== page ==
Towering snow-capped peaks, magnificent river valleys, picture-perfect waterfalls galore, wandering wildlife and walls of ice dripping from the largest glaciers in the Rockies can all be seen without getting out of the vehicle.
National Geographic described the Icefields Parkway as one of the world’s most spectacular driving tours. Fortunately for those of us living in the West, this famous drive is reasonably close at hand.
The parkway runs for 230 kilometres between Lake Louise and Jasper, encompassing parts of Banff and Jasper National Parks. There are so many waterfalls along the way that you may have to pick and choose.
Immediately beside the highway, is Tangle Falls where Tangle Creek forms a series of wispy drops. Also visible from the road is the Weeping Wall, where thin waterfalls stream down a massive cliff face, making it look like it’s weeping.
The big daddy of them all is powerful Athabasca Falls, where the Athabasca River has carved an impressive gorge. Walkways and lookout points get you close enough to feel the spray.
Our favourite stop on the southern part of the route is Peyto Lake near Bow Summit, the highest point along the road. Its almost unreal blue colour is caused by particles in the glacial water.
The officially designated lookout point is so popular that it is almost always jam-packed with selfie-stick wielding tour bus crowds. Walk just five minutes farther along a minor trail, and you come to a rocky point where few people venture and the view is even better.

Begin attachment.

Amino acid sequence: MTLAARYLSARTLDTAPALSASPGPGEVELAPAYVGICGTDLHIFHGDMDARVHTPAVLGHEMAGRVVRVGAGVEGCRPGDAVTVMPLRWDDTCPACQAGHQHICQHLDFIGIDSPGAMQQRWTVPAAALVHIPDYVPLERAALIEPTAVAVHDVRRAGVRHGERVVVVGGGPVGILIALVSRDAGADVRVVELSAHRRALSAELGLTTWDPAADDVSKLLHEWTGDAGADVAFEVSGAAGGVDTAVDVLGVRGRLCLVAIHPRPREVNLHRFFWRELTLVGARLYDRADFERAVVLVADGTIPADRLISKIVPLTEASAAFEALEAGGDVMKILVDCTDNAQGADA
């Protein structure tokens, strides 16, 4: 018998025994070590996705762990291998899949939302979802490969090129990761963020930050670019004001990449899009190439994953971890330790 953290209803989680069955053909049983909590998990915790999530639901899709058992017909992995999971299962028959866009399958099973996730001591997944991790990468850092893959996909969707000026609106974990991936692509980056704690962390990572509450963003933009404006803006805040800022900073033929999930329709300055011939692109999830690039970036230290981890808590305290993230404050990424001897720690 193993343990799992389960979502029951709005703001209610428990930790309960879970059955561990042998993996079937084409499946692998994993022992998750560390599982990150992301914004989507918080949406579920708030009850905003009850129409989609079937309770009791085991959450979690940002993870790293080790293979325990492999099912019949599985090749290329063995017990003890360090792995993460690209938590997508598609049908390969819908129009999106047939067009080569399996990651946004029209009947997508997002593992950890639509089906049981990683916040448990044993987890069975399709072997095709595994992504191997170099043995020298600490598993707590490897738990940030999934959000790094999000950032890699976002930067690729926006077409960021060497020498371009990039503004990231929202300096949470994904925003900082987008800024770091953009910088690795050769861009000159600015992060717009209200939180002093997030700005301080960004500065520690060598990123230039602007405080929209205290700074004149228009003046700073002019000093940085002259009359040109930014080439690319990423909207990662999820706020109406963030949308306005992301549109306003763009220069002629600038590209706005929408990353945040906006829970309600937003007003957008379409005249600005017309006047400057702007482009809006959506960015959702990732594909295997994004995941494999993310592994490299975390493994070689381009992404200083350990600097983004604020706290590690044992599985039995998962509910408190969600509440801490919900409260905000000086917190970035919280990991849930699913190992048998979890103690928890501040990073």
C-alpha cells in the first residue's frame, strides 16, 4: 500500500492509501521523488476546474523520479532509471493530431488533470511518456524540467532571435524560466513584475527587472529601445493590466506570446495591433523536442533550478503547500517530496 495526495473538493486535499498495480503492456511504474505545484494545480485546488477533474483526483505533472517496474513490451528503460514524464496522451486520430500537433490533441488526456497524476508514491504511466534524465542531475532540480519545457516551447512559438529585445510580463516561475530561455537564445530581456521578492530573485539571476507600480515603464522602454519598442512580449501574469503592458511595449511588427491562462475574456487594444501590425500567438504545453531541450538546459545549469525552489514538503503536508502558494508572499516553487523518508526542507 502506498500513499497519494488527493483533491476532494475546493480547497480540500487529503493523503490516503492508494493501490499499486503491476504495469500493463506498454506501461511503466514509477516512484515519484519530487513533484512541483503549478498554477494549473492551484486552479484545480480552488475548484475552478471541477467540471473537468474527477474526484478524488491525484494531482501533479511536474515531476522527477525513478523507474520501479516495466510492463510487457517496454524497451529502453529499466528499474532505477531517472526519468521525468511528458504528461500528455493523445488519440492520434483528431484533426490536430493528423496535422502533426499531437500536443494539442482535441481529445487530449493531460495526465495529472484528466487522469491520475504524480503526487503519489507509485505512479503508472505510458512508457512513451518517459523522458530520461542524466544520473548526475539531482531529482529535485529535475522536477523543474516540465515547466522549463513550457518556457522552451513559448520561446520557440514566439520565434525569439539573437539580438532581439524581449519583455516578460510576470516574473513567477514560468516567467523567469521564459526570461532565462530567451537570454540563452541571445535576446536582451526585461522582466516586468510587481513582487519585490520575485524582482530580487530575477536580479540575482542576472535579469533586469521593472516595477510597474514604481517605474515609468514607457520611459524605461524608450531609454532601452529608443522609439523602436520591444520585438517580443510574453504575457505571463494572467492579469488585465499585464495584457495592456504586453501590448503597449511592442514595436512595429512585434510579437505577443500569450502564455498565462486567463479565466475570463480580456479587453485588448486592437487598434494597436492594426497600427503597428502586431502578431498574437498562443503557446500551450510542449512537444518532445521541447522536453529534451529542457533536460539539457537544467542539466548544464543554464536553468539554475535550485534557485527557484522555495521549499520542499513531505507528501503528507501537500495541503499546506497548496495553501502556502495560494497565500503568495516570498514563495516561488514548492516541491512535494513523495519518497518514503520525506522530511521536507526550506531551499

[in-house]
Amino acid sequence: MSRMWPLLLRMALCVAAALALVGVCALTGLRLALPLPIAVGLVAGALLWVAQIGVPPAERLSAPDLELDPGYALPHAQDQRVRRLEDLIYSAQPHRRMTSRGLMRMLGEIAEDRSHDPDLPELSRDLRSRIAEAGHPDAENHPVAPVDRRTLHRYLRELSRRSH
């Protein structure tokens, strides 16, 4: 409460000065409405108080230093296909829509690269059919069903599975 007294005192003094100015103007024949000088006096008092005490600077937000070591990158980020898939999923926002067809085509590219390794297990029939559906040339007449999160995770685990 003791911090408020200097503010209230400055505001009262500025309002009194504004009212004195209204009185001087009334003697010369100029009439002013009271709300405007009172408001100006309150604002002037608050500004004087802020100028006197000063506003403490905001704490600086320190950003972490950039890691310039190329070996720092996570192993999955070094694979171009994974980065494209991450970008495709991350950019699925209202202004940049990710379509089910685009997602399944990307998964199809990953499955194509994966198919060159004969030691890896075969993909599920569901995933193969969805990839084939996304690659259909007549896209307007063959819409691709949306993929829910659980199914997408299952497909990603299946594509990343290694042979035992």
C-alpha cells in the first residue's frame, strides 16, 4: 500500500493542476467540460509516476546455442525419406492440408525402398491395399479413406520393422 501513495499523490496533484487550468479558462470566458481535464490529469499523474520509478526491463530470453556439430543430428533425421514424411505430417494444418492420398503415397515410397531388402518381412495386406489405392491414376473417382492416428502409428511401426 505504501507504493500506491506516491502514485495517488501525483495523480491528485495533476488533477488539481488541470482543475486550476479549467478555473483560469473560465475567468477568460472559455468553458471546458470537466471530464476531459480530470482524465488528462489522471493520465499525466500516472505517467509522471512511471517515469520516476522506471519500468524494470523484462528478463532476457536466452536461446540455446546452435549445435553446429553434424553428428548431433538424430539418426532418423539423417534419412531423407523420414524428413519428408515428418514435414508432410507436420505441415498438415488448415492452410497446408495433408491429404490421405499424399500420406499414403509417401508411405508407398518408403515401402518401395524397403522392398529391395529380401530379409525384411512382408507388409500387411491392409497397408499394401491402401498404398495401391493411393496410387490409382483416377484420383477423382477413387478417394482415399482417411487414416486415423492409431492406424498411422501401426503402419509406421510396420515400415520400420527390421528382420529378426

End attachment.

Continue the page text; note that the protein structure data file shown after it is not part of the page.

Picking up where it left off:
As the name suggests, this is a route for ice where you can see seven major glaciers and around 25 smaller ones.
The highlight is roughly halfway along where glacier tongues in close proximity extend from the expansive Columbia Icefield. The largest is the Saskatchewan Glacier, where the North Saskatchewan River originates.
Melt water from the mountain peak above Snow Dome Glacier feeds three oceans: the Pacific, Atlantic and Arctic.
The most accessible is the Athabasca Glacier. Facing it, the Icefield Centre has exhibits, an information office, restaurant and hotel. A walking trail leads almost to the edge of the ice, but to get up close and personal, you can take a trip onto the glacier itself.
Unique and massive Ice Explorer vehicles, built specifically for this purpose, travel up the steep, rocky moraine and then onto the ice.
Standing on the surface of an imposing glacier was a surreal experience.
We looked above and below at the uneven ice sheet sandwiched between high walls of glacial moraine and peppered with crevasses, rivulets and pools of melting water. If you prefer sitting, there are Parks Canada’s familiar red chairs on the ice.
A relatively new addition is the nearby Glacier Skywalk, a cliff-edge walkway that extends onto a glass-floored observation platform where you look down to the Sunwapta Valley 280 metres below.
It was an eerie feeling as we took our first dizzying steps onto the platform and looked straight down to the river and waterfalls way below.
To top it all off, two mountain goats casually wandered across the nearby cliff face and looked up at us.
While 230 kilometres doesn’t sound far, this is a trip that shouldn’t be rushed. We consider two days to be the absolute minimum, preferably longer, not counting exploring Jasper and Lake Louise at either end.
If you plan to camp during the spring or fall shoulder seasons, check campground opening and closing dates since they vary widely.
Admission is free to all national parks in 2017 recognition of Canada’s 150th anniversary.
For more information, visit www.pc.gc.ca.
Arlene and Robin Karpan are well-travelled writers based in Saskatoon. Contact: email@example.com.